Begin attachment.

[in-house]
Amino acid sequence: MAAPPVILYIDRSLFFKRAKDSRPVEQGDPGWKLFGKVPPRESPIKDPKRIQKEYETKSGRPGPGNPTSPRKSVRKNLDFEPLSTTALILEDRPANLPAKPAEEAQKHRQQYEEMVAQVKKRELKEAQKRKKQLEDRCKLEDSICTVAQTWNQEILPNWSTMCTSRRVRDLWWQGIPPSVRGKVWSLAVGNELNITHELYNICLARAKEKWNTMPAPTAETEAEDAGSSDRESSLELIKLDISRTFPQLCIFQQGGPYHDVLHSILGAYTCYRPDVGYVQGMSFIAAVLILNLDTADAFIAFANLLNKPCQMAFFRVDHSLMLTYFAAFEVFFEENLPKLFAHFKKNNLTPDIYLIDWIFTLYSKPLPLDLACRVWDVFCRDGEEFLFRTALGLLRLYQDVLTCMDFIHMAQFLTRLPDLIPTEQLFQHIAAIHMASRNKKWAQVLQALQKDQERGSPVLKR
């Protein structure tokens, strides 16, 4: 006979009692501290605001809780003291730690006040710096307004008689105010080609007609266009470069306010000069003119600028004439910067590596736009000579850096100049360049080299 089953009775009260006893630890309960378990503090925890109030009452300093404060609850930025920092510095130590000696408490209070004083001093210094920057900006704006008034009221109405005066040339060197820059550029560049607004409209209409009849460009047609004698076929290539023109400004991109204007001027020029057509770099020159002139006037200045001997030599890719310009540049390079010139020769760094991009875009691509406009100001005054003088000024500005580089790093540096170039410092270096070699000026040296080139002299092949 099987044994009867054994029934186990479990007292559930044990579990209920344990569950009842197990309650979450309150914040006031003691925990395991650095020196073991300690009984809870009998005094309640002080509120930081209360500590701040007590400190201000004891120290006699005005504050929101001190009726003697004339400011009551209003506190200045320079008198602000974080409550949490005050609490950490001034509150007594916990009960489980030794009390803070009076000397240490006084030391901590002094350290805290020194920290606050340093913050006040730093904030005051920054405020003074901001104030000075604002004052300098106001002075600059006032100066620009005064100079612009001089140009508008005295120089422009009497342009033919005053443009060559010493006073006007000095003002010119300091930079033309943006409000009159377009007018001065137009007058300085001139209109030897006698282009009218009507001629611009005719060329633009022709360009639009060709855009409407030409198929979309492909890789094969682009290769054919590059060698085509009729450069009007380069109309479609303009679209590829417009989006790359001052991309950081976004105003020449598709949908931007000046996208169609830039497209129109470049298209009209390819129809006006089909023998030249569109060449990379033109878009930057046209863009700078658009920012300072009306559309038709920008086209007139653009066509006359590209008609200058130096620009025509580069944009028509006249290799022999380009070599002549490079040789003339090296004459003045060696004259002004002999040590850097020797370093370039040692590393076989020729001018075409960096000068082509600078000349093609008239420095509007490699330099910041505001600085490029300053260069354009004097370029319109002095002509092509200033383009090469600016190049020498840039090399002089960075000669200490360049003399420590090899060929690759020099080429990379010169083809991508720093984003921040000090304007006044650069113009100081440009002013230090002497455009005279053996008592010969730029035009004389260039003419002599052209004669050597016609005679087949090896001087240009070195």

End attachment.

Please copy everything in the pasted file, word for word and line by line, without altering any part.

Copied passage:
[in-house]
Amino acid sequence: MAAPPVILYIDRSLFFKRAKDSRPVEQGDPGWKLFGKVPPRESPIKDPKRIQKEYETKSGRPGPGNPTSPRKSVRKNLDFEPLSTTALILEDRPANLPAKPAEEAQKHRQQYEEMVAQVKKRELKEAQKRKKQLEDRCKLEDSICTVAQTWNQEILPNWSTMCTSRRVRDLWWQGIPPSVRGKVWSLAVGNELNITHELYNICLARAKEKWNTMPAPTAETEAEDAGSSDRESSLELIKLDISRTFPQLCIFQQGGPYHDVLHSILGAYTCYRPDVGYVQGMSFIAAVLILNLDTADAFIAFANLLNKPCQMAFFRVDHSLMLTYFAAFEVFFEENLPKLFAHFKKNNLTPDIYLIDWIFTLYSKPLPLDLACRVWDVFCRDGEEFLFRTALGLLRLYQDVLTCMDFIHMAQFLTRLPDLIPTEQLFQHIAAIHMASRNKKWAQVLQALQKDQERGSPVLKR
């Protein structure tokens, strides 16, 4: 006979009692501290605001809780003291730690006040710096307004008689105010080609007609266009470069306010000069003119600028004439910067590596736009000579850096100049360049080299 089953009775009260006893630890309960378990503090925890109030009452300093404060609850930025920092510095130590000696408490209070004083001093210094920057900006704006008034009221109405005066040339060197820059550029560049607004409209209409009849460009047609004698076929290539023109400004991109204007001027020029057509770099020159002139006037200045001997030599890719310009540049390079010139020769760094991009875009691509406009100001005054003088000024500005580089790093540096170039410092270096070699000026040296080139002299092949 099987044994009867054994029934186990479990007292559930044990579990209920344990569950009842197990309650979450309150914040006031003691925990395991650095020196073991300690009984809870009998005094309640002080509120930081209360500590701040007590400190201000004891120290006699005005504050929101001190009726003697004339400011009551209003506190200045320079008198602000974080409550949490005050609490950490001034509150007594916990009960489980030794009390803070009076000397240490006084030391901590002094350290805290020194920290606050340093913050006040730093904030005051920054405020003074901001104030000075604002004052300098106001002075600059006032100066620009005064100079612009001089140009508008005295120089422009009497342009033919005053443009060559010493006073006007000095003002010119300091930079033309943006409000009159377009007018001065137009007058300085001139209109030897006698282009009218009507001629611009005719060329633009022709360009639009060709855009409407030409198929979309492909890789094969682009290769054919590059060698085509009729450069009007380069109309479609303009679209590829417009989006790359001052991309950081976004105003020449598709949908931007000046996208169609830039497209129109470049298209009209390819129809006006089909023998030249569109060449990379033109878009930057046209863009700078658009920012300072009306559309038709920008086209007139653009066509006359590209008609200058130096620009025509580069944009028509006249290799022999380009070599002549490079040789003339090296004459003045060696004259002004002999040590850097020797370093370039040692590393076989020729001018075409960096000068082509600078000349093609008239420095509007490699330099910041505001600085490029300053260069354009004097370029319109002095002509092509200033383009090469600016190049020498840039090399002089960075000669200490360049003399420590090899060929690759020099080429990379010169083809991508720093984003921040000090304007006044650069113009100081440009002013230090002497455009005279053996008592010969730029035009004389260039003419002599052209004669050597016609005679087949090896001087240009070195």